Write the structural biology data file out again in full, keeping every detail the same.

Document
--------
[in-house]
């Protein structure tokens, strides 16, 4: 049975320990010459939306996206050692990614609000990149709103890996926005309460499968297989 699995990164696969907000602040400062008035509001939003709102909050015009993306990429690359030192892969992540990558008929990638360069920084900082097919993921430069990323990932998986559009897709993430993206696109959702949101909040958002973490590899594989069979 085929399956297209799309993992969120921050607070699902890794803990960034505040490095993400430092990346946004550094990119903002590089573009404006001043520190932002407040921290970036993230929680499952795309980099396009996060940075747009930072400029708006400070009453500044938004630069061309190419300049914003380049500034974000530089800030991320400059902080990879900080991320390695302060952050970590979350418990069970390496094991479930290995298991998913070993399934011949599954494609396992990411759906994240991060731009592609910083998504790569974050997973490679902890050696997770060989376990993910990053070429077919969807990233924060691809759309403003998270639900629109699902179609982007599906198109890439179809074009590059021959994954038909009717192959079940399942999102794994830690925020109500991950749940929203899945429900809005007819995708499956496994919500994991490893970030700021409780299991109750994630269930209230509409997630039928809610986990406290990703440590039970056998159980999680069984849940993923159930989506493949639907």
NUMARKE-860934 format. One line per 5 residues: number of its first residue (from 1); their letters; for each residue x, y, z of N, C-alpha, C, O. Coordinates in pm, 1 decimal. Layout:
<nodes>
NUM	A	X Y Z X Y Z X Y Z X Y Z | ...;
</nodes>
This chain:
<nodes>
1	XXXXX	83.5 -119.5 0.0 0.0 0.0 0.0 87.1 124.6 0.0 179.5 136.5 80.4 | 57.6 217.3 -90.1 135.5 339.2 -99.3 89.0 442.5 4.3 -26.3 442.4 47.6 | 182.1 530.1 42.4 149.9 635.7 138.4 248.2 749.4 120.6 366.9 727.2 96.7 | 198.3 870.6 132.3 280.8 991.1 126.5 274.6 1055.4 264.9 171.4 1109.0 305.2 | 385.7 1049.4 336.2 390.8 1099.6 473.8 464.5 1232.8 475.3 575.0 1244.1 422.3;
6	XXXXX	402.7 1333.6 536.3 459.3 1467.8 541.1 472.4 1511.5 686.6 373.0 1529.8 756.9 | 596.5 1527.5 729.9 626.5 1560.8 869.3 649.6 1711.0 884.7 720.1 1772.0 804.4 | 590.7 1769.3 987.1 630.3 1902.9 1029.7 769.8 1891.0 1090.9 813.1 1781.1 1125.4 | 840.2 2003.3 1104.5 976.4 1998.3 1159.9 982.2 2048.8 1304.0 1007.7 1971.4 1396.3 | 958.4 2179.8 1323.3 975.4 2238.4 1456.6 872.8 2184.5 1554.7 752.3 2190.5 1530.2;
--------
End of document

[in-house]
């Protein structure tokens, strides 16, 4: 049975320990010459939306996206050692990614609000990149709103890996926005309460499968297989 699995990164696969907000602040400062008035509001939003709102909050015009993306990429690359030192892969992540990558008929990638360069920084900082097919993921430069990323990932998986559009897709993430993206696109959702949101909040958002973490590899594989069979 085929399956297209799309993992969120921050607070699902890794803990960034505040490095993400430092990346946004550094990119903002590089573009404006001043520190932002407040921290970036993230929680499952795309980099396009996060940075747009930072400029708006400070009453500044938004630069061309190419300049914003380049500034974000530089800030991320400059902080990879900080991320390695302060952050970590979350418990069970390496094991479930290995298991998913070993399934011949599954494609396992990411759906994240991060731009592609910083998504790569974050997973490679902890050696997770060989376990993910990053070429077919969807990233924060691809759309403003998270639900629109699902179609982007599906198109890439179809074009590059021959994954038909009717192959079940399942999102794994830690925020109500991950749940929203899945429900809005007819995708499956496994919500994991490893970030700021409780299991109750994630269930209230509409997630039928809610986990406290990703440590039970056998159980999680069984849940993923159930989506493949639907």
NUMARKE-860934 format. One line per 5 residues: number of its first residue (from 1); their letters; for each residue x, y, z of N, C-alpha, C, O. Coordinates in pm, 1 decimal. Layout:
<nodes>
NUM	A	X Y Z X Y Z X Y Z X Y Z | ...;
</nodes>
This chain:
<nodes>
1	XXXXX	83.5 -119.5 0.0 0.0 0.0 0.0 87.1 124.6 0.0 179.5 136.5 80.4 | 57.6 217.3 -90.1 135.5 339.2 -99.3 89.0 442.5 4.3 -26.3 442.4 47.6 | 182.1 530.1 42.4 149.9 635.7 138.4 248.2 749.4 120.6 366.9 727.2 96.7 | 198.3 870.6 132.3 280.8 991.1 126.5 274.6 1055.4 264.9 171.4 1109.0 305.2 | 385.7 1049.4 336.2 390.8 1099.6 473.8 464.5 1232.8 475.3 575.0 1244.1 422.3;
6	XXXXX	402.7 1333.6 536.3 459.3 1467.8 541.1 472.4 1511.5 686.6 373.0 1529.8 756.9 | 596.5 1527.5 729.9 626.5 1560.8 869.3 649.6 1711.0 884.7 720.1 1772.0 804.4 | 590.7 1769.3 987.1 630.3 1902.9 1029.7 769.8 1891.0 1090.9 813.1 1781.1 1125.4 | 840.2 2003.3 1104.5 976.4 1998.3 1159.9 982.2 2048.8 1304.0 1007.7 1971.4 1396.3 | 958.4 2179.8 1323.3 975.4 2238.4 1456.6 872.8 2184.5 1554.7 752.3 2190.5 1530.2;